Don’t Make a Late Start to Corn Planting Even Worse

 Many fields intended for corn are still too wet for field work.

Many fields intended for corn are still too wet for field work.

Chad Lee, University of Kentucky

The calendar says that farmers in western and southern Kentucky should be planting corn. The weather says something very different right now. At some point, the temperatures will increase and the soils will dry. The challenge will be to not rush into planting and sets yourselves back even farther.

Recently a golfer who won a major championship last year was playing the first round of the same tournament this year. He hit a ball right on the green, very close to the hole. Then it rolled backwards and into the water. So, he tried it, again. It landed on the green and then rolled into the water. Now, realizing that he was behind, he felt the urge to catch up. Instead of taking the safe route, he tried again. And, again it hit the green and rolled into the water.  He tried once more, only to have it hit the green… and roll into the water. Finally, he took the penalty drop. On the first day of the tournament, at one hole, his championship run ended before he really got started.

Farmers run that same risk this spring planting corn.

The weather has pushed corn planting late on the calendar. We all know that. Farmers already feel behind. According to the calendar, they are behind. But, according to the weather, they are early. Farmers need to pay attention to the conditions and not the calendar when planting corn this season.

 Corn roots stunted from sidewall compaction will limit yield potential.

Corn roots stunted from sidewall compaction will limit yield potential.

Pushing corn planting could lead to uneven stands, poor emergence, delayed emergence and sidewall compaction. All of these factors will push the crop farther behind and snatch away a winning season before it really gets started.

Cool soils can delay emergence. The best down pressure adjustments, seed placements, depth controls, insecticides, fungicides and seed quality cannot overcome cold temperatures. Dropping the day/night temperatures from 77 and 59 F to 68 and 50 F delayed corn emergence by 10 days! I will repeat that in case you read it too quickly. Dropping temperatures by about 9 degrees slowed corn emergence by 10 days. TEN DAYS! High seed vigor and seed treatments did not overcome the cold temperatures. That delay in emergence also decreased uniformity of emergence. That lack of uniformity in emergence can result in yield losses.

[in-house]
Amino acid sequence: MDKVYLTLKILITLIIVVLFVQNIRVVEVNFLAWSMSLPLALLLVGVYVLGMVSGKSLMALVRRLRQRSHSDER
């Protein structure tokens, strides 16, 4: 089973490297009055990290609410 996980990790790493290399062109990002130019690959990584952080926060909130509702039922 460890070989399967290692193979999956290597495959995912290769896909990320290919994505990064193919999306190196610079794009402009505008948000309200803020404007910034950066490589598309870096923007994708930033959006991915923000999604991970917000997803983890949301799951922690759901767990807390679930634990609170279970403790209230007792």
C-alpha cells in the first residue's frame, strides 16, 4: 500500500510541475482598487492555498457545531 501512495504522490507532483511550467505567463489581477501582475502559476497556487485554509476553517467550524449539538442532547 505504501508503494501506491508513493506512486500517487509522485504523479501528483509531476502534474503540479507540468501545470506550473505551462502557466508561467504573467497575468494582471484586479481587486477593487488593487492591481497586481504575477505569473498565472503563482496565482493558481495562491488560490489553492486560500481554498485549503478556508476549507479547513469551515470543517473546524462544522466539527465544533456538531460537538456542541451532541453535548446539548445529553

Every farmer knows that getting into a field one day too soon causes the most soil compaction. This is true with planting equipment as well. Adjustable down pressure units are supposed to help with this problem, but those units will not prevent all sidewall compaction. Some farmers may be tempted to do some tillage to “dry out” the soil surface. The same risk holds. Working that field one day too soon will cause compaction at the tillage depth. Disks are the worst at making compaction. However, I have observed compaction from “vertical tillage” implements as well. Sidewall compaction and subsurface soil compaction will stunt corn roots. Those stunted roots will cause stunted plants. Those corn plants will never catch up to high yield potential.

The pressure to plant corn is high. The calendar says we are late. Farmers feel behind. When the weather warms, do not rush the shot and put yourselves either farther behind. Planting into good soil conditions provides the best chance for high yields this season. For more resources on corn planting and soil compaction, contact your county extension office.

Sources:

Egli, D.B. and M. Rucker. 2012. Seed vigor and uniformity of emergence of corn seedlings. Crop Science. 52: 2774-2782.

CornJennifer Elwell